top of page
Woman shocked by the amount of the invoice.jpg


ESG (Environmental, Social and Governance) requirements have become increasingly important for firms providing financial and/or investment advice. On top of this, FCA have now proposed Sustainability Disclosure Requirements (SDR) alongside Consumer Duty. Efficiently navigating the complex interactions between all three requires experience and skill.

Environmental, Social and Governance principles require that investors consider the qualitative aspects of an investment (ie impact on environment and society, ethics, and proper accountability) rather than the purely quantitative aspects (ie the prospective returns).

The problem with ESG is that it is largely voluntary, and unwarranted and misleading claims can be made about it (this is often called greenwashing).

PS23/16 - Sustainability Disclosure Requirements (SDR) and investment labels - has now been published with a matrix of implementation dates for different firm types and sizes.  All firms must have implemented the anti-greenwashing rules by 31st May 2024.

SDR tightens up the use of language around ESG, and puts mandatory procedures in place to ensure that the qualitative aspects of investing are covered thoroughly.

Over and above this, SDR will integrate with Consumer Duty to ensure that customers understand what they are being told and are not being misled by classic greenwashing practices. 

The core presupposition is that customers will wish to engage fully with ESG principles: any departure will require a high degree of justification.

Getting things wrong, and having to rectify later, will be massively expensive - as will gold-plating the requirements.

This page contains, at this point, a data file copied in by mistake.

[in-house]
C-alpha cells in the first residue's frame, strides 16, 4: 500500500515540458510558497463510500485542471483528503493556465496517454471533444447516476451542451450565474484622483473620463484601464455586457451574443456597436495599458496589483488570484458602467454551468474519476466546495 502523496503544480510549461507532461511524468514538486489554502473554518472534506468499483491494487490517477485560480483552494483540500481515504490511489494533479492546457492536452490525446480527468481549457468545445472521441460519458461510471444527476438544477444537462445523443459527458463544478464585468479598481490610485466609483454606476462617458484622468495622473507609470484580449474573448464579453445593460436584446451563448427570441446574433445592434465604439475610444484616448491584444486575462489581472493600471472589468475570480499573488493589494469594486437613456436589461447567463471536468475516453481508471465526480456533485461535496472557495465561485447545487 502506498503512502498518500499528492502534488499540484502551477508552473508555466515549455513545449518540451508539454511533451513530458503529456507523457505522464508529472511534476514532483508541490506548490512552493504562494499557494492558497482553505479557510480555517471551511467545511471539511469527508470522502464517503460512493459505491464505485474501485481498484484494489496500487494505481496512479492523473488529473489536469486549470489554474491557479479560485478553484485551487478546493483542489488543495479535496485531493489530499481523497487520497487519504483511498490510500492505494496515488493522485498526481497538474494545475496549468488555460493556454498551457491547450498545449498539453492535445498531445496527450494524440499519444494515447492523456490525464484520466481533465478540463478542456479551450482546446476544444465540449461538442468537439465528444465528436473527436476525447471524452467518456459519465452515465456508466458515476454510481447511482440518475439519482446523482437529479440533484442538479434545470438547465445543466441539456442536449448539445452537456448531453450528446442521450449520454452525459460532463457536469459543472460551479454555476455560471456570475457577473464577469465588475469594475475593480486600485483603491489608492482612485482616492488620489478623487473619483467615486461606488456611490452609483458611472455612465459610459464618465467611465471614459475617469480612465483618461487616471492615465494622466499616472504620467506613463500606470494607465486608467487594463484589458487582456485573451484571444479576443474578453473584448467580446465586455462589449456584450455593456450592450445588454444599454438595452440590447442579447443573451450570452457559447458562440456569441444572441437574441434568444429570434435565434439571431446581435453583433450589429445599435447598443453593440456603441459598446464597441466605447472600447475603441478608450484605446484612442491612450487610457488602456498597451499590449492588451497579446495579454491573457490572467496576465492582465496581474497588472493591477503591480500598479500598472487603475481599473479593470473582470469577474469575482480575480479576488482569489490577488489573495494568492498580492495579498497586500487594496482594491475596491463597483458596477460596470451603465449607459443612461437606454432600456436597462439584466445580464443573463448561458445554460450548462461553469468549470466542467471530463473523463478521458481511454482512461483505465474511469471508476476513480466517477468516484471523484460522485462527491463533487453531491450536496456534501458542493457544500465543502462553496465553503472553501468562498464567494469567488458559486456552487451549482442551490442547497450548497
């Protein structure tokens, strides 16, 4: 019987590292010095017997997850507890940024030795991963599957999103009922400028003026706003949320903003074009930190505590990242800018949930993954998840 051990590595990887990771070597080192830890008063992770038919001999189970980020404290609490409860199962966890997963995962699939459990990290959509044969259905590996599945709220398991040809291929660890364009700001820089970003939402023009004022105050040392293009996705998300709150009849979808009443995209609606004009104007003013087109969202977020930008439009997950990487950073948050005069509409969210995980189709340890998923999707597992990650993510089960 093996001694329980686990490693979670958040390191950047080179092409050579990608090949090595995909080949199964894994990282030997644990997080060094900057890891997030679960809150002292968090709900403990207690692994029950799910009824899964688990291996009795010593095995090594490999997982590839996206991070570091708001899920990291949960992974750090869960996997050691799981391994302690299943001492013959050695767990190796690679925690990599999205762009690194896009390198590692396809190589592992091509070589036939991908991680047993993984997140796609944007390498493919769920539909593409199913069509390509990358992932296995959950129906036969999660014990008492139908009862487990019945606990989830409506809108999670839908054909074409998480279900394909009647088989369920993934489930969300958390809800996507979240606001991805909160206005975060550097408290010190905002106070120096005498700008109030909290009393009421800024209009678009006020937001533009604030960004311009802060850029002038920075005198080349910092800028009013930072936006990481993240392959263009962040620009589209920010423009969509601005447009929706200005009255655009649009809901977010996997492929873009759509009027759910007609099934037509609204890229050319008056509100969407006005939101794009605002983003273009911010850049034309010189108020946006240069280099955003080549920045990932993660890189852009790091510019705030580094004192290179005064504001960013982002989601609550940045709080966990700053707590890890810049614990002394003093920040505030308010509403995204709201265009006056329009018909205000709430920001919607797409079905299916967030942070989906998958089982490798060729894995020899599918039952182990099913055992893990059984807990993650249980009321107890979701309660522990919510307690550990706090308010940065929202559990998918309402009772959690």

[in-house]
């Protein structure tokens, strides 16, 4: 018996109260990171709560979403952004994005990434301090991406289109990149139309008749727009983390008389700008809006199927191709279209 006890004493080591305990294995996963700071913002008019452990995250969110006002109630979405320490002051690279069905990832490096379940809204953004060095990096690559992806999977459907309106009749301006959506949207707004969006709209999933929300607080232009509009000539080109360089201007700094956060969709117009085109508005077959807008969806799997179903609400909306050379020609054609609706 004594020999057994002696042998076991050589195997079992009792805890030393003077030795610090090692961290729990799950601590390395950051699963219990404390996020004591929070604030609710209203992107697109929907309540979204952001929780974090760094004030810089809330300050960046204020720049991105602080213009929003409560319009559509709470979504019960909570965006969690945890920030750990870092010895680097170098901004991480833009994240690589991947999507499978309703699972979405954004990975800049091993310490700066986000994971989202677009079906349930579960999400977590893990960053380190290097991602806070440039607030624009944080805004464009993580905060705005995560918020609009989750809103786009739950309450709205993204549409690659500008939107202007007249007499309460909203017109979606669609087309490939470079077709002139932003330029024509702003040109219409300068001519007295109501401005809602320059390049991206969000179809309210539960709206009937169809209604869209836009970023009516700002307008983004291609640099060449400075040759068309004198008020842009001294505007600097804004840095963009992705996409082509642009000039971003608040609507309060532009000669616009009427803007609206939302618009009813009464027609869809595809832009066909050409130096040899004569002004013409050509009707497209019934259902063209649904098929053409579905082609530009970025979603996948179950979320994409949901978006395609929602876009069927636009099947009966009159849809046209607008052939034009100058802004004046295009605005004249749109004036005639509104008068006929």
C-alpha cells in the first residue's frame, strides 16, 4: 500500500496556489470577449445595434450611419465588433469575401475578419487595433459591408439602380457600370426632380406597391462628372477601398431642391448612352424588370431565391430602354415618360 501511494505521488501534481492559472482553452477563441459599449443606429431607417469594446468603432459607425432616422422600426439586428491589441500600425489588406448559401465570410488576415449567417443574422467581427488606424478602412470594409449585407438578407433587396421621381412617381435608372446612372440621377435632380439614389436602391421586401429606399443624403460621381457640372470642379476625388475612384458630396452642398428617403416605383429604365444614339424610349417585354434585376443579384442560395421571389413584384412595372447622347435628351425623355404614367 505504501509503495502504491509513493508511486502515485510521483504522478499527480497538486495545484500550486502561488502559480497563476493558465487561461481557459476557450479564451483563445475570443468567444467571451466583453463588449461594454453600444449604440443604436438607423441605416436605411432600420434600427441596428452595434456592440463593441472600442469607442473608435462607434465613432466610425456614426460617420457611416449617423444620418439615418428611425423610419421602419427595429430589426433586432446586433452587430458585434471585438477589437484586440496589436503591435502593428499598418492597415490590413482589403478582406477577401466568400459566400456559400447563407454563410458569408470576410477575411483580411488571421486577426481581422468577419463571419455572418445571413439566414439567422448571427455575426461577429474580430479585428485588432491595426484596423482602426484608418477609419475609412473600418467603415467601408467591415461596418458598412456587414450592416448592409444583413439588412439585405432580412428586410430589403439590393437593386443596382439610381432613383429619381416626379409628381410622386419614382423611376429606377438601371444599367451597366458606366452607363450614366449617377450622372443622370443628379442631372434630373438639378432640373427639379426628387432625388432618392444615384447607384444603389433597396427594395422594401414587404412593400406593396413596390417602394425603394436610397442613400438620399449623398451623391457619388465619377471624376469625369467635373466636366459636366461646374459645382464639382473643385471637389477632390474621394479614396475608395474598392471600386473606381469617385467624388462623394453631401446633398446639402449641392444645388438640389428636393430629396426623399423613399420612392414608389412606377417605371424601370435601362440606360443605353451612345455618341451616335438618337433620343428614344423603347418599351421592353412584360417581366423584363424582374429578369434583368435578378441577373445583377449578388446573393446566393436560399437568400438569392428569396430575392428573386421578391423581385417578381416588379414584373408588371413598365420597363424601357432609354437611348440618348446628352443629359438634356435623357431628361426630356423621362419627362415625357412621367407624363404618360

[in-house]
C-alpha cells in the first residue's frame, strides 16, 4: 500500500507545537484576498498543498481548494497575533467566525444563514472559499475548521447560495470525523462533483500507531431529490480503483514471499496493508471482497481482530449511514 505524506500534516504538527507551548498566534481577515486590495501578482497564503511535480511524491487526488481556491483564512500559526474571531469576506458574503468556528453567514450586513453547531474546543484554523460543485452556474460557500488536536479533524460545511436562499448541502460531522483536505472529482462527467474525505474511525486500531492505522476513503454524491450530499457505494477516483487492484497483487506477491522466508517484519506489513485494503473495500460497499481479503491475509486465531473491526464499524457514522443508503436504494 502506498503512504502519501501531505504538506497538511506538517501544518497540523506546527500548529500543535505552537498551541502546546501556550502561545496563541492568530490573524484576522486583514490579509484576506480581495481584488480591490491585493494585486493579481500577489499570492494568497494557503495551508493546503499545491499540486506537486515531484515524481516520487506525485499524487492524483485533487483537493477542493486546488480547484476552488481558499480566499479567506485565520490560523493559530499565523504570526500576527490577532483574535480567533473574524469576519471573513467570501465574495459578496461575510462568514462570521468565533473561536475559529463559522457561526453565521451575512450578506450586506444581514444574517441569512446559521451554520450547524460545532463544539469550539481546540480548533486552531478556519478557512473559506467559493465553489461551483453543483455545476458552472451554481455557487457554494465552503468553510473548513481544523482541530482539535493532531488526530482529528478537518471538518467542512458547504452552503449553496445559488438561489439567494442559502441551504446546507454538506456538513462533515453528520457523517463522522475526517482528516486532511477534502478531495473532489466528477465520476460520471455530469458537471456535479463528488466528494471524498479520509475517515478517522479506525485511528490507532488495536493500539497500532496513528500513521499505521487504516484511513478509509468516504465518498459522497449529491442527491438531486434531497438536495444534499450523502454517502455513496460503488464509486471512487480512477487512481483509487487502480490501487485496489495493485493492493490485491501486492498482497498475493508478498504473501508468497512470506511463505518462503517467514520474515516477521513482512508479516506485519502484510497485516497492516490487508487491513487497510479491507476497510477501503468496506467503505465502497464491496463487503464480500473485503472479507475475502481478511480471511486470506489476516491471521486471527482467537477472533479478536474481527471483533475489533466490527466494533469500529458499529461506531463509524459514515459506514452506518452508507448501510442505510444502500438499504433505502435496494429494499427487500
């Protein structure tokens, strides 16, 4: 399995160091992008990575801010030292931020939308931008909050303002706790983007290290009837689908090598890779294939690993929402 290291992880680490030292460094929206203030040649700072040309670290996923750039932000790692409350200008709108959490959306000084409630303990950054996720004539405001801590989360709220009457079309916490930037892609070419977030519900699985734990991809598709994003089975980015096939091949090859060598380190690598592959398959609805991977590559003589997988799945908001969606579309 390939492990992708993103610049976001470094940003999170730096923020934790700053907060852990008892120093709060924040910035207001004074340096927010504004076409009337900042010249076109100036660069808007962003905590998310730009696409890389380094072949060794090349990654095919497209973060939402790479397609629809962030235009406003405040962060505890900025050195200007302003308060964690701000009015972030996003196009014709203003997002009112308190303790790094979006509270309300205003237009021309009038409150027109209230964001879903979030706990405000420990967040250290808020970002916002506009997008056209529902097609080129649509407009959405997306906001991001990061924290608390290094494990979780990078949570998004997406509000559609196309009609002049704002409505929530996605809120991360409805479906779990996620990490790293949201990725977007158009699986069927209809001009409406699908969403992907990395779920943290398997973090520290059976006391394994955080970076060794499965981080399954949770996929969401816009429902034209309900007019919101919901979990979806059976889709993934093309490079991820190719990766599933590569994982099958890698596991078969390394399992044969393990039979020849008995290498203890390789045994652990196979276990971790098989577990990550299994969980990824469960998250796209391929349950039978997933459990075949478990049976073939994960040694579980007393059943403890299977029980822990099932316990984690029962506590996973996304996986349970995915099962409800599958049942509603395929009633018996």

The optimum combination of full compliance with process efficiency requires a deep understanding of the purpose of the requirements - and practical experience of regulatory implementation. We have both.

Issues for advice firms

  • Testing and monitoring for good consumer outcomes

  • Ensuring and demonstrating that clients have made an informed choice

  • Include ethical issues in suitability assessments

  • Removing barriers ('sludge') from ESG appraisals

  • Maintain the firm's competence to meet the requirements

  • Avoid accidental greenwashing

  • MI to demostrate ongoing suitability 

Issues for fund managers

  • Testing and monitoring for good consumer outcomes

  • Reviewing existing material relating to ESG and values investing

  • Establishing compliant processes and documentation

  • Training of key personnel

  • Tools to maintain internal capability (rather than relying on external review)

  • Stress testing new processes

  • Language ('label') selection and reporting

Most of our work is confidential in nature so details cannot be published. We are happy to provide more specific information about work we have undertaken.

bottom of page